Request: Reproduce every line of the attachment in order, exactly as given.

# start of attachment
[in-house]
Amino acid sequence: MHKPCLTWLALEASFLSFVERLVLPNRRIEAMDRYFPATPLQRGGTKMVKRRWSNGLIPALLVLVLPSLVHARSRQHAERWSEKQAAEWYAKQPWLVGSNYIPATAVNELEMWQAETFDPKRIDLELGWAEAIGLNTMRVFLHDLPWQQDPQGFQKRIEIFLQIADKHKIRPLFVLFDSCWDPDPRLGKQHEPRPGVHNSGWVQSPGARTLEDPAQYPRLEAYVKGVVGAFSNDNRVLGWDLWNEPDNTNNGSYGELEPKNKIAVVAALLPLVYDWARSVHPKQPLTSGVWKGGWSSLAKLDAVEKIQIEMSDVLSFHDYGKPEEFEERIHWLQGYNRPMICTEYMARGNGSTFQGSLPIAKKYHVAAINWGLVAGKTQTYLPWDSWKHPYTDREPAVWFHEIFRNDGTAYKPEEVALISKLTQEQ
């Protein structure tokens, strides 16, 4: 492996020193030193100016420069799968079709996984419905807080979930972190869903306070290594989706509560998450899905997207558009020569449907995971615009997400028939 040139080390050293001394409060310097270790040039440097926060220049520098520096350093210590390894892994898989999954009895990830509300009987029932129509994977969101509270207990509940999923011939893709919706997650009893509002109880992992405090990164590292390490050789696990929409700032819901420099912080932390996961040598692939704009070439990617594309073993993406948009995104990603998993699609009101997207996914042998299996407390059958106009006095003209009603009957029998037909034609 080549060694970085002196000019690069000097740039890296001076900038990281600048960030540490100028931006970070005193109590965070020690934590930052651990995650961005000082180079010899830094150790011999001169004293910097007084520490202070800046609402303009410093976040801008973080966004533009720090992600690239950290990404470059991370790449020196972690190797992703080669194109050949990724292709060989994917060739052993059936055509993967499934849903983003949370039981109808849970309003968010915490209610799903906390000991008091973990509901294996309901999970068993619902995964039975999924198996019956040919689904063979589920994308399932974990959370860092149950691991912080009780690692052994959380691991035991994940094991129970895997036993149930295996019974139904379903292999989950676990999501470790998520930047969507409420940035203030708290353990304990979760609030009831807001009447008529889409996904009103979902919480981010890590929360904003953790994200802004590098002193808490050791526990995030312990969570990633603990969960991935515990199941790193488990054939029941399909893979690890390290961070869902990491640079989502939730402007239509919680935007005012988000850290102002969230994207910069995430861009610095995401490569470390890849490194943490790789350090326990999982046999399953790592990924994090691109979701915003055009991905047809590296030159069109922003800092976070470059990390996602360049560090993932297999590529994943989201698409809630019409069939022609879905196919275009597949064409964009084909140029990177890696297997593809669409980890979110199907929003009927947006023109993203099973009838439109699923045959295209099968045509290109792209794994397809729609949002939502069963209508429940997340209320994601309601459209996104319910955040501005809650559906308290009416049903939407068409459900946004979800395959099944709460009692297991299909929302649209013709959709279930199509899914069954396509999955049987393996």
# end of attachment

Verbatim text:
[in-house]
Amino acid sequence: MHKPCLTWLALEASFLSFVERLVLPNRRIEAMDRYFPATPLQRGGTKMVKRRWSNGLIPALLVLVLPSLVHARSRQHAERWSEKQAAEWYAKQPWLVGSNYIPATAVNELEMWQAETFDPKRIDLELGWAEAIGLNTMRVFLHDLPWQQDPQGFQKRIEIFLQIADKHKIRPLFVLFDSCWDPDPRLGKQHEPRPGVHNSGWVQSPGARTLEDPAQYPRLEAYVKGVVGAFSNDNRVLGWDLWNEPDNTNNGSYGELEPKNKIAVVAALLPLVYDWARSVHPKQPLTSGVWKGGWSSLAKLDAVEKIQIEMSDVLSFHDYGKPEEFEERIHWLQGYNRPMICTEYMARGNGSTFQGSLPIAKKYHVAAINWGLVAGKTQTYLPWDSWKHPYTDREPAVWFHEIFRNDGTAYKPEEVALISKLTQEQ
């Protein structure tokens, strides 16, 4: 492996020193030193100016420069799968079709996984419905807080979930972190869903306070290594989706509560998450899905997207558009020569449907995971615009997400028939 040139080390050293001394409060310097270790040039440097926060220049520098520096350093210590390894892994898989999954009895990830509300009987029932129509994977969101509270207990509940999923011939893709919706997650009893509002109880992992405090990164590292390490050789696990929409700032819901420099912080932390996961040598692939704009070439990617594309073993993406948009995104990603998993699609009101997207996914042998299996407390059958106009006095003209009603009957029998037909034609 080549060694970085002196000019690069000097740039890296001076900038990281600048960030540490100028931006970070005193109590965070020690934590930052651990995650961005000082180079010899830094150790011999001169004293910097007084520490202070800046609402303009410093976040801008973080966004533009720090992600690239950290990404470059991370790449020196972690190797992703080669194109050949990724292709060989994917060739052993059936055509993967499934849903983003949370039981109808849970309003968010915490209610799903906390000991008091973990509901294996309901999970068993619902995964039975999924198996019956040919689904063979589920994308399932974990959370860092149950691991912080009780690692052994959380691991035991994940094991129970895997036993149930295996019974139904379903292999989950676990999501470790998520930047969507409420940035203030708290353990304990979760609030009831807001009447008529889409996904009103979902919480981010890590929360904003953790994200802004590098002193808490050791526990995030312990969570990633603990969960991935515990199941790193488990054939029941399909893979690890390290961070869902990491640079989502939730402007239509919680935007005012988000850290102002969230994207910069995430861009610095995401490569470390890849490194943490790789350090326990999982046999399953790592990924994090691109979701915003055009991905047809590296030159069109922003800092976070470059990390996602360049560090993932297999590529994943989201698409809630019409069939022609879905196919275009597949064409964009084909140029990177890696297997593809669409980890979110199907929003009927947006023109993203099973009838439109699923045959295209099968045509290109792209794994397809729609949002939502069963209508429940997340209320994601309601459209996104319910955040501005809650559906308290009416049903939407068409459900946004979800395959099944709460009692297991299909929302649209013709959709279930199509899914069954396509999955049987393996």